Zinc Electroplating provides corrosion resistance by acting as a barrier and sacrificial coating. Because zinc is more reactive that steel, the zinc coating corrodes first, protecting the steel substrate. The rate of corrosion of zinc is atleast 10 times slower than that of steel, thus a thin coating of zinc can protect steel for long time.
Electroplating process starts with carefully cleaning the fastener surface in alkaline detergent type solutions. It is then treated with acid, in order to remove any rust or surface scales. Thorough cleanliness is essential as the molecular layers of oil or rust can prevent adhension of the coating to the metal surface.
Electroplating is done by the process of electro deposition. The fasteners are dipped in a chemical bath containing dissolved zinc. When direct current is applied, the zinc metal at the anode begins to dissolve, and the free metalions reach the cathode to form a thin layer of coating on the fastener. The thickness of zinc plating depends on the time spent in the plating bath, the amount of electric current, and the chemical composition of bath.
Electroplating results in smooth, shiny & drip-free surface - preferable for aesthetic reasons. Because it's thin - It doesn't interfere with fastener threads. Also has a significantly lower cost.
During acid cleaning and in the electroplating process, atomic hydrogen produced can diffuse into the steel and embrittle the structure of fastener. The electroplated coating traps the hydrogen inside the fasteners, which can migrate to areas of high stress and cause small microcracks & ultimately lead to brittle failure, unless they are baked soon after plating to drive the hydrogen out. High strength fasteners are particularly prone to hydrogen embrittlement because greater the strength (or hardness) of the alloy fasteners, the greater the susceptibility to hydrogen damage failure.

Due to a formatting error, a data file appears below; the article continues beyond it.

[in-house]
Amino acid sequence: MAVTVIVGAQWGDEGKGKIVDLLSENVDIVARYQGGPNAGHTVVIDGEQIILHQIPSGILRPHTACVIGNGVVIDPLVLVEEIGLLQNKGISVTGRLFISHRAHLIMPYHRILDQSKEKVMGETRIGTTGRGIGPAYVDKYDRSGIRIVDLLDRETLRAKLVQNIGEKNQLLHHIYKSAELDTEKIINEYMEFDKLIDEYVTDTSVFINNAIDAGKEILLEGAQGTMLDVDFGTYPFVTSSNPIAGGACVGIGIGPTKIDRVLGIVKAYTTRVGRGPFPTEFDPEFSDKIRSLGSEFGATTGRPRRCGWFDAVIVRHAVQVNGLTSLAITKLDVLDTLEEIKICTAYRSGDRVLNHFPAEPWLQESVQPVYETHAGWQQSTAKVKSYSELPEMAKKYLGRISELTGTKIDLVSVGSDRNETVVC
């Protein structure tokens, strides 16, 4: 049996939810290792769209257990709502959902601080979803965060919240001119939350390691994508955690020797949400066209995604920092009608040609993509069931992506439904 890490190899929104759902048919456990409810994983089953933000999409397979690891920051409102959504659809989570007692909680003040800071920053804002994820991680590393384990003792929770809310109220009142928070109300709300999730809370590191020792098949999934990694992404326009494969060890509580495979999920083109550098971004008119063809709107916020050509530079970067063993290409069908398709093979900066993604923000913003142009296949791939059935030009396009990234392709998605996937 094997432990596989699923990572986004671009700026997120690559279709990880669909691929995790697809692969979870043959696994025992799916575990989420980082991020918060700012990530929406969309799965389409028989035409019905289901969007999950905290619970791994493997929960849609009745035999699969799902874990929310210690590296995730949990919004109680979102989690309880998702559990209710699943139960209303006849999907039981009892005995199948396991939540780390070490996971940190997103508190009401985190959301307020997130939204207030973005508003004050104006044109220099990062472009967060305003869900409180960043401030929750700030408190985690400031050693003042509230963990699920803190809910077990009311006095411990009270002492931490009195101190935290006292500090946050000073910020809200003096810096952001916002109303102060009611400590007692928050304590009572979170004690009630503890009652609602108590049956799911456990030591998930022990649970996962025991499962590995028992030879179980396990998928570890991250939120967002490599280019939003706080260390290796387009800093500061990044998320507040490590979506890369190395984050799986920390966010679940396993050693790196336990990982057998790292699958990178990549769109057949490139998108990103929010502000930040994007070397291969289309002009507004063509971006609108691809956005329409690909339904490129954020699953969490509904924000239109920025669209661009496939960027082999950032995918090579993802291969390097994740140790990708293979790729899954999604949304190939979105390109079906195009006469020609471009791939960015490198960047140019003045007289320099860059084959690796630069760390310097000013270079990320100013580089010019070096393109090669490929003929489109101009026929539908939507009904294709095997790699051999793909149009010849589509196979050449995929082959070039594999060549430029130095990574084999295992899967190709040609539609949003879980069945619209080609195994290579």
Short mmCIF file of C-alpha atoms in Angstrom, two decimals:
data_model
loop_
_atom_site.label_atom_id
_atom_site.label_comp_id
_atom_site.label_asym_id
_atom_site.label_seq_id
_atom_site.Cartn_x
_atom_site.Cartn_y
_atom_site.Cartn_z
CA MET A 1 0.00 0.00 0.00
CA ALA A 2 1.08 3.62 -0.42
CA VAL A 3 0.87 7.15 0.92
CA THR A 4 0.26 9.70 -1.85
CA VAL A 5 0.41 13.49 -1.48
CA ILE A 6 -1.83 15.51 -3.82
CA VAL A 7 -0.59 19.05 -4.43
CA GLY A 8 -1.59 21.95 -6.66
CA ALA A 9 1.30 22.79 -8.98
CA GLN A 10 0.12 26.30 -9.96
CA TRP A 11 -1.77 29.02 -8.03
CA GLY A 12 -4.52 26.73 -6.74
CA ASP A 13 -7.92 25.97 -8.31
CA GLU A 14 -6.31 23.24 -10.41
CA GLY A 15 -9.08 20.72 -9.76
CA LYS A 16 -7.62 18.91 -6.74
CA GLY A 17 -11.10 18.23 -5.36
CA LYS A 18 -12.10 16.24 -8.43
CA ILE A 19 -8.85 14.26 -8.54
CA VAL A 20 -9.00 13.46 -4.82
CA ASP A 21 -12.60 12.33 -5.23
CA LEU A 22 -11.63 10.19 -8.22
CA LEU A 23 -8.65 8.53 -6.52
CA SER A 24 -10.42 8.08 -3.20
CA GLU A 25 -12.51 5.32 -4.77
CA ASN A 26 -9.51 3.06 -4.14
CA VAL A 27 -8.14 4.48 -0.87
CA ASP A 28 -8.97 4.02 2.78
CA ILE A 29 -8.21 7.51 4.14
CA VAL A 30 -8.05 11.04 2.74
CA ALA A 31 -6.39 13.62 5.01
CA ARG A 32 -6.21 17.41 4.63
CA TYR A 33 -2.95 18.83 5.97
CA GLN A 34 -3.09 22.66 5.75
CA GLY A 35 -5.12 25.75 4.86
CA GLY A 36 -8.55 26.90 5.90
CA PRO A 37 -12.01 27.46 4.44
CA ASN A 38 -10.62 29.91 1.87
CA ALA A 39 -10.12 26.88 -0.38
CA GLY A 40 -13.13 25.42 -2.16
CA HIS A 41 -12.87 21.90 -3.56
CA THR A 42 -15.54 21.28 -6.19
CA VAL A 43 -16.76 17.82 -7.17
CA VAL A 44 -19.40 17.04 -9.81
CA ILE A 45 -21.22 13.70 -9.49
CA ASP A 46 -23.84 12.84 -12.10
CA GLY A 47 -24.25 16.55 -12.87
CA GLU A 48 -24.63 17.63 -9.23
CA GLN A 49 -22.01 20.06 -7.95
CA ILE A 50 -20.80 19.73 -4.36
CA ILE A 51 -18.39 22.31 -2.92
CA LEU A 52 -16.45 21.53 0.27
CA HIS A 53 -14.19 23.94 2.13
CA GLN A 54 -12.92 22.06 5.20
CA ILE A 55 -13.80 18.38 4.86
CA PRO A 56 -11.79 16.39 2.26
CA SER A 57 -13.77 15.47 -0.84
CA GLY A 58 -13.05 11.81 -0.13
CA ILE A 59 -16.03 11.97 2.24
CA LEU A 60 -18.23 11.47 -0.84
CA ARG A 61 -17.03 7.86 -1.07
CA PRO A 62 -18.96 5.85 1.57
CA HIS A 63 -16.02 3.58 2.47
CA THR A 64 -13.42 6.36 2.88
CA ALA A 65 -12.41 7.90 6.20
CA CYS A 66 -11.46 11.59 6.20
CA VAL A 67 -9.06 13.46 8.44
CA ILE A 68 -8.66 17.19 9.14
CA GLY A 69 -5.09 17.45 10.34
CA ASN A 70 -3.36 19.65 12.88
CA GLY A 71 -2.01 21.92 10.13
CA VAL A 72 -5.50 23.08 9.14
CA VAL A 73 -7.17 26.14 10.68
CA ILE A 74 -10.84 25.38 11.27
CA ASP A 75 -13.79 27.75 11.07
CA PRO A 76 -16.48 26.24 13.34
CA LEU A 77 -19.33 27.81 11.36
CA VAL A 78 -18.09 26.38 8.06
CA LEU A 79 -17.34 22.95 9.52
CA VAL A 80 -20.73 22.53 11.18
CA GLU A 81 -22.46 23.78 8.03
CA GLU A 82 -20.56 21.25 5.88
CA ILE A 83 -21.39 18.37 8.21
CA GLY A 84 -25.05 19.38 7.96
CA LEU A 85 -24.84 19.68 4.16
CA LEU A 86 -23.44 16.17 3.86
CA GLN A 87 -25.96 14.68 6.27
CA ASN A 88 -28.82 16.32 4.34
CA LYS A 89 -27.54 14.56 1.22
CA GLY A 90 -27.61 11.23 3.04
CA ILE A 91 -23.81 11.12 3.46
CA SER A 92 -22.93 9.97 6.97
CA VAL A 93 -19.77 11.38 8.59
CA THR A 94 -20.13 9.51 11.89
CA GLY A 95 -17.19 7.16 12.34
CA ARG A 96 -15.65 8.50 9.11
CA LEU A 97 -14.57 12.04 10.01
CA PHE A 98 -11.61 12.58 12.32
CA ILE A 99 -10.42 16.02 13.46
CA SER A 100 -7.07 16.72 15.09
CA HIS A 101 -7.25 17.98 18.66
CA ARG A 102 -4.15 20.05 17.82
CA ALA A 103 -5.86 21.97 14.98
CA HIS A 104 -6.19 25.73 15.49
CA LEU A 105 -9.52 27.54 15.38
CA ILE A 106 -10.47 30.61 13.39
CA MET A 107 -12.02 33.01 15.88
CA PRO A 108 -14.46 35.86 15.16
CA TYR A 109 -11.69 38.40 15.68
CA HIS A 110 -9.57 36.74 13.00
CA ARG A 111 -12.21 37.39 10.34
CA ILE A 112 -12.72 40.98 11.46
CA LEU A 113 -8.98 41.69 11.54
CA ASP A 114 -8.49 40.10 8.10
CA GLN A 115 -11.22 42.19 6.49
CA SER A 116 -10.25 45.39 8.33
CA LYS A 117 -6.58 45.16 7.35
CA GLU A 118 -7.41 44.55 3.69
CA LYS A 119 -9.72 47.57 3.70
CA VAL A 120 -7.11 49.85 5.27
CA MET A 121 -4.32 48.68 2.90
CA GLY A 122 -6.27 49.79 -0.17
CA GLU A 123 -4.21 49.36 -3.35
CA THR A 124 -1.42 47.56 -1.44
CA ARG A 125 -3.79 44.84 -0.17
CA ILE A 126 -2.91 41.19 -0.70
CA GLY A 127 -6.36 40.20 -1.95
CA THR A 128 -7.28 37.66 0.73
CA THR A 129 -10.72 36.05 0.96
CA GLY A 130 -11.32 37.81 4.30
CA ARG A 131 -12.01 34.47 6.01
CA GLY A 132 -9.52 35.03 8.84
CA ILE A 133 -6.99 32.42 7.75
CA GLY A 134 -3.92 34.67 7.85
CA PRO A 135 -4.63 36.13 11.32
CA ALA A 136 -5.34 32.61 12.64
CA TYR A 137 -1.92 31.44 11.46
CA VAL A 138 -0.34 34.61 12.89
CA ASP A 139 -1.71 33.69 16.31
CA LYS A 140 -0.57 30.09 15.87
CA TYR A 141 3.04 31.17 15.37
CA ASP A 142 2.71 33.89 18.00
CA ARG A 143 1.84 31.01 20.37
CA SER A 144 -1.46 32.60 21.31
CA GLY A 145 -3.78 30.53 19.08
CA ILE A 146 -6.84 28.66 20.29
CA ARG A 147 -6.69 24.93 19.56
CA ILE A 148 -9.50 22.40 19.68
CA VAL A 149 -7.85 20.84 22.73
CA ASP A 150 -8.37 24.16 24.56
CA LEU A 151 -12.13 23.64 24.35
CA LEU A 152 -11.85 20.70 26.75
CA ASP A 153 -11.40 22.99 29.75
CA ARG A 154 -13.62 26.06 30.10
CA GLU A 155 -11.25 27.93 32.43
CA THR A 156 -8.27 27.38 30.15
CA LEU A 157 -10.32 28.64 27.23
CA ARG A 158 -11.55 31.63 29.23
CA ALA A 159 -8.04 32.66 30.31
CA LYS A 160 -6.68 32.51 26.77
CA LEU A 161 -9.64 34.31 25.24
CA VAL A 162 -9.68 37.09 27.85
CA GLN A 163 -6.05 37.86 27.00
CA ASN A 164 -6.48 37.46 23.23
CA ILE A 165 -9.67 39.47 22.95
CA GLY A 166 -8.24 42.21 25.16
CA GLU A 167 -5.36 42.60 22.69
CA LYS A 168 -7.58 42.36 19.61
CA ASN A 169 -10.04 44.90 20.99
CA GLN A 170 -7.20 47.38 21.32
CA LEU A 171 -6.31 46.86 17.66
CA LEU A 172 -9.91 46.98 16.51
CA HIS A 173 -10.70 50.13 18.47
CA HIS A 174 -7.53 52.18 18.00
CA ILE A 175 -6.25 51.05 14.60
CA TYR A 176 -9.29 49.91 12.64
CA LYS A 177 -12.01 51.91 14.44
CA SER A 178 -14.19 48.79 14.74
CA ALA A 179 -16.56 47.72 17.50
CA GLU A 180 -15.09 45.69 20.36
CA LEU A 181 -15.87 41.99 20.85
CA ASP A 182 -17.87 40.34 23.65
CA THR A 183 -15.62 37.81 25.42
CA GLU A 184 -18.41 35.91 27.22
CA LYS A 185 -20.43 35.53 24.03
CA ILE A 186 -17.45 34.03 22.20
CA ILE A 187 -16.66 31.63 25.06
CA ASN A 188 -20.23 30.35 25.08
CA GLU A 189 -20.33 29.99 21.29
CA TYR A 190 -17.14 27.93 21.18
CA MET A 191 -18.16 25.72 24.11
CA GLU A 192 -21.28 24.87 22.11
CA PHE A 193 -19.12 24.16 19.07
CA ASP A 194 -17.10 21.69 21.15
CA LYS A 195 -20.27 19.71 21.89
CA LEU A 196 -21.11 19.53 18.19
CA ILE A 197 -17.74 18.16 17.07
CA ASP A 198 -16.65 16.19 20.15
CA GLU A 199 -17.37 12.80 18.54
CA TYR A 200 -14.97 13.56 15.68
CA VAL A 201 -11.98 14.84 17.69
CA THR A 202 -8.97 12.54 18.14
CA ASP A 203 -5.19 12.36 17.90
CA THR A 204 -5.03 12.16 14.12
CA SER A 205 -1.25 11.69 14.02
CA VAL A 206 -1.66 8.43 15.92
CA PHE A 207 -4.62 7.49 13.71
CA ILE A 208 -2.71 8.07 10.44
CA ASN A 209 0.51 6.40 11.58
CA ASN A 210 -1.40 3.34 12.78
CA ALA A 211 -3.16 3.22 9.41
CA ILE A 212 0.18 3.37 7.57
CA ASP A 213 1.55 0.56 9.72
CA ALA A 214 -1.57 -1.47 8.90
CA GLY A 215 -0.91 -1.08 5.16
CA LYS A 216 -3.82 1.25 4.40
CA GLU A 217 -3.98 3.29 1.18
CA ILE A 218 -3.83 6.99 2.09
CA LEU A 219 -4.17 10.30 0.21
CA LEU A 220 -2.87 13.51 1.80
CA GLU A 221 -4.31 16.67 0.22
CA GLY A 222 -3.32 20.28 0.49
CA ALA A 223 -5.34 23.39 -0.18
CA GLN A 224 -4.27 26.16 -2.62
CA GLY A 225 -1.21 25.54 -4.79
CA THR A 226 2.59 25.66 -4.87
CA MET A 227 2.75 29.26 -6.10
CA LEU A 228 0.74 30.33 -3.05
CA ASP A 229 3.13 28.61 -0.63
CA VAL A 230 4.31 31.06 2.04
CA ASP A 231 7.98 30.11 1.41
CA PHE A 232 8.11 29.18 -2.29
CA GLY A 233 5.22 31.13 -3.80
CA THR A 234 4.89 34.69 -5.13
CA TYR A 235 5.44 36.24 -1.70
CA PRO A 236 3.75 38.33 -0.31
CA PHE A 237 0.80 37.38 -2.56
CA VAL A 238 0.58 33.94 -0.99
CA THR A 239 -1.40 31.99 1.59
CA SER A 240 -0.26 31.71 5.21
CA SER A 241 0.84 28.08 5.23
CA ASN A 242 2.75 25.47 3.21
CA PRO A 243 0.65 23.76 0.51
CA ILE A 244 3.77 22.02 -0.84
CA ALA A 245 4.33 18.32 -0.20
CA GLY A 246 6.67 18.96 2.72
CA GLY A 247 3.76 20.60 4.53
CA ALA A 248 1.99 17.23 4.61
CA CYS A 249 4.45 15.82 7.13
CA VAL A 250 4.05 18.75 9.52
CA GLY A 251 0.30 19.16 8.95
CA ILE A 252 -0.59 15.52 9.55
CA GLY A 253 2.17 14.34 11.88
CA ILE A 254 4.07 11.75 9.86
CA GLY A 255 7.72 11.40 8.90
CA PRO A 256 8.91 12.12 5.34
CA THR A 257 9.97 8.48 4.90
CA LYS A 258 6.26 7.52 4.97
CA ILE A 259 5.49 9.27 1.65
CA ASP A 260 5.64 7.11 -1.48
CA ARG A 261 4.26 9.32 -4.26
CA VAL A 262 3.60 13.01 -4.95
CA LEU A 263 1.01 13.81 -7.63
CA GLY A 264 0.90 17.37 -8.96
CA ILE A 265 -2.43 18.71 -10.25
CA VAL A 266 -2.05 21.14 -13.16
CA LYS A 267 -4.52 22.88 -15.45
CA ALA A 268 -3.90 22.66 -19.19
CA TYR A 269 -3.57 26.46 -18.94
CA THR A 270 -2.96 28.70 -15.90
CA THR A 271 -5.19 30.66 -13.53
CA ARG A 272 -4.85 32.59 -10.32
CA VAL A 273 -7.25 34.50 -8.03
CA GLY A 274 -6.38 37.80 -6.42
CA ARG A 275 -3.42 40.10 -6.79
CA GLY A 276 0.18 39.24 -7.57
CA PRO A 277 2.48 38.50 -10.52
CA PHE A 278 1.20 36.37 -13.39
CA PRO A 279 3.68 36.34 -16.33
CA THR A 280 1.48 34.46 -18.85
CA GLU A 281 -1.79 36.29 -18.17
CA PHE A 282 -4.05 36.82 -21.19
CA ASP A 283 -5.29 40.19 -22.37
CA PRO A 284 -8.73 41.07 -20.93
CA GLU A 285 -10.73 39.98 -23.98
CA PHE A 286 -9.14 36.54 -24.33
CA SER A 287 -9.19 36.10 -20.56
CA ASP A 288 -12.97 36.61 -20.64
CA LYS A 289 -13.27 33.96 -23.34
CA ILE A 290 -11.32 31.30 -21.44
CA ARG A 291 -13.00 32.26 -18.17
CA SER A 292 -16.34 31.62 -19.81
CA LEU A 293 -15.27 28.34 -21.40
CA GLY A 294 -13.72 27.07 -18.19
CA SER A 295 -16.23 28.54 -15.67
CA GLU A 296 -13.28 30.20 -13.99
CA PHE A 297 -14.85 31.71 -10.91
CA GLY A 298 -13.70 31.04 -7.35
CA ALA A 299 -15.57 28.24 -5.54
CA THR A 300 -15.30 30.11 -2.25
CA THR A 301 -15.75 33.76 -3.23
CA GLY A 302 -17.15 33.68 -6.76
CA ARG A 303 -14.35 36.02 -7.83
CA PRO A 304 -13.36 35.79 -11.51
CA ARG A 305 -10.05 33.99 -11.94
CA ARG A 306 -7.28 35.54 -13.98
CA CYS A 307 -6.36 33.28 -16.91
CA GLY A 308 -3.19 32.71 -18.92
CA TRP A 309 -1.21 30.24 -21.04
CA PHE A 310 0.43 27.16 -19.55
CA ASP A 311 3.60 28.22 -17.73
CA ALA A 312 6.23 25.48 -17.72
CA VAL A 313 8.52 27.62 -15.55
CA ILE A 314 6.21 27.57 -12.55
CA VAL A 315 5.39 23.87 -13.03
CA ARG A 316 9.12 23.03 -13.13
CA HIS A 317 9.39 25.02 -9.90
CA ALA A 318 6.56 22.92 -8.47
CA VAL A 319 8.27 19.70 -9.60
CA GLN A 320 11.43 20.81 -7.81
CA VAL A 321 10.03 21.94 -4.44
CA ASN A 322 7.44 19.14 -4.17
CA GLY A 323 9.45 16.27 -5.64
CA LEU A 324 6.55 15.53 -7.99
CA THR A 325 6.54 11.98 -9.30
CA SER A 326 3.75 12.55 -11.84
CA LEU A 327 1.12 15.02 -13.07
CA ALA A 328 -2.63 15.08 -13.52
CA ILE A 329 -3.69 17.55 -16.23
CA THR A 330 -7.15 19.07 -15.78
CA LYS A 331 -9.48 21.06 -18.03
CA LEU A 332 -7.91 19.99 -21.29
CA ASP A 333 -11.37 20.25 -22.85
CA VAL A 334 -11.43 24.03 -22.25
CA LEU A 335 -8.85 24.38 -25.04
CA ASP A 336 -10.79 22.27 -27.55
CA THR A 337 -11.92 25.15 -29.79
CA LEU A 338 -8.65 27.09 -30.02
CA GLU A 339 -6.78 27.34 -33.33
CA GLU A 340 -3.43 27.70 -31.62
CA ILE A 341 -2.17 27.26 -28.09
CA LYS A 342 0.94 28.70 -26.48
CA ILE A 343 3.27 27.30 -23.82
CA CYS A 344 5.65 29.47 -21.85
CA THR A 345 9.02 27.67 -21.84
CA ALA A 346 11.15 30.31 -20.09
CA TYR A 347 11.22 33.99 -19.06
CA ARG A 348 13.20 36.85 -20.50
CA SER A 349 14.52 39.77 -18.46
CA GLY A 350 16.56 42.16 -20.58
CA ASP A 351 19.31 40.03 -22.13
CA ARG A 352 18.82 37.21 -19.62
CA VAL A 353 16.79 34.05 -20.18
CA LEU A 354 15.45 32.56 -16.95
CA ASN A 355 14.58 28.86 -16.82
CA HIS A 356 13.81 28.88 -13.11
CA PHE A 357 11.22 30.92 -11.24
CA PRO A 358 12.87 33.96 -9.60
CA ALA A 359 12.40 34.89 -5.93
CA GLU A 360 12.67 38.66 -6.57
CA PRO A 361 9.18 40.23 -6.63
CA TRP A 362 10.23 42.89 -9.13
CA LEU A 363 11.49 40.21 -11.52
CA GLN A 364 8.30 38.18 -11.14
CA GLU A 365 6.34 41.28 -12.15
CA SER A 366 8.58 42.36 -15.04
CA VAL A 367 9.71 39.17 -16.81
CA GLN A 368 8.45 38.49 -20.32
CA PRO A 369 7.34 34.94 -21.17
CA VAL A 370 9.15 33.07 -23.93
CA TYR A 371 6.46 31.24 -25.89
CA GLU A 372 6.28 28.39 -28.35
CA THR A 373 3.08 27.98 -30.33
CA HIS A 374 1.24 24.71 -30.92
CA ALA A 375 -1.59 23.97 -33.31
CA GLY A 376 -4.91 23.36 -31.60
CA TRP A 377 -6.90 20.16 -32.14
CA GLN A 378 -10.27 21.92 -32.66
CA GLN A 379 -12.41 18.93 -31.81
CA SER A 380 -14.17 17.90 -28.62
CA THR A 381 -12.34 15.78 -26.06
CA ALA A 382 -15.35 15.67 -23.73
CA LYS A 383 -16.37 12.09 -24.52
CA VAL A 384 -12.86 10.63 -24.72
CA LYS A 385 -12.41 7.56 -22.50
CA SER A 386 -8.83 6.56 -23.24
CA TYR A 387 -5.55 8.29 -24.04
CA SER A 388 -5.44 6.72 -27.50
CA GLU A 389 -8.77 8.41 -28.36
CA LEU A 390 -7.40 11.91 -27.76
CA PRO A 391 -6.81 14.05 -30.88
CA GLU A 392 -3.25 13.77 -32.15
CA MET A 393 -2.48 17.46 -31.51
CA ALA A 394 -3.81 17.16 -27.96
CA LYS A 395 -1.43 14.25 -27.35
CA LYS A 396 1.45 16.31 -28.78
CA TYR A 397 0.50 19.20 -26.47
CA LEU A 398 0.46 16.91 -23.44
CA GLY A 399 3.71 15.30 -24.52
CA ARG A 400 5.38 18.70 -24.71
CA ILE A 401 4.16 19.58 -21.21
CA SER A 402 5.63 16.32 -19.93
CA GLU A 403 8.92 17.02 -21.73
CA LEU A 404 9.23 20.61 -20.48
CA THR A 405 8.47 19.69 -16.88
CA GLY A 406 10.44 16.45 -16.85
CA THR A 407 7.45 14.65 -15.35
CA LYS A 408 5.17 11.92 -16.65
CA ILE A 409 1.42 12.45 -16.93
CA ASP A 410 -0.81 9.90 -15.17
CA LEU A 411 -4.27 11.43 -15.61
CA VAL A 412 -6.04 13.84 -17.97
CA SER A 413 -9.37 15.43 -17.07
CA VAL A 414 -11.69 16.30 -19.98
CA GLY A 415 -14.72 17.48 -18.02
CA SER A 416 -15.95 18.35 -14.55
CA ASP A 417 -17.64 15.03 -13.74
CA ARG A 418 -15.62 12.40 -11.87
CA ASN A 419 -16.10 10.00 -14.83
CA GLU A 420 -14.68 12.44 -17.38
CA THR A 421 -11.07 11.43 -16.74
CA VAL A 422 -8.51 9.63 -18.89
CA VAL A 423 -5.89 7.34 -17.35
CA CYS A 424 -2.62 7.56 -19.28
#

At Unbrako the post-plating de-embrittlement baking is carried out on Fully Automatic Electroplating line with synchronized Auto loading system & hydrogen De-Embrittlement furnace & Passivation line. Thus no time is wasted in - between the processes, allowing for highest quality plating.
Passivation is the use of light coat of material such as metal oxide to create a shell against environmental factors such as air or water i.e. corrosion. Passivation is useful in strengthening and preserving the appear of metal.
Chromate Conversion Coatings
For use in moderate or severe environments, fasteners may be chromate-conversion coated for additional corrosion protection. Clear, blue - bright, designation A or B trivalent chromates are normally used for Grade 5 or Class 8.8 fasteners. Grade 8 or Class 10.9 fasteners are usually supplied with yellow chromate C3+ is hex avalent free.
Unbrako is ISO 9001 & TS 16949 certified. At Unbrako, we take a number of precautions to make sure over fasteners meet or exceed governing specifications. Further, full traceability to original manufacturing lot number is available.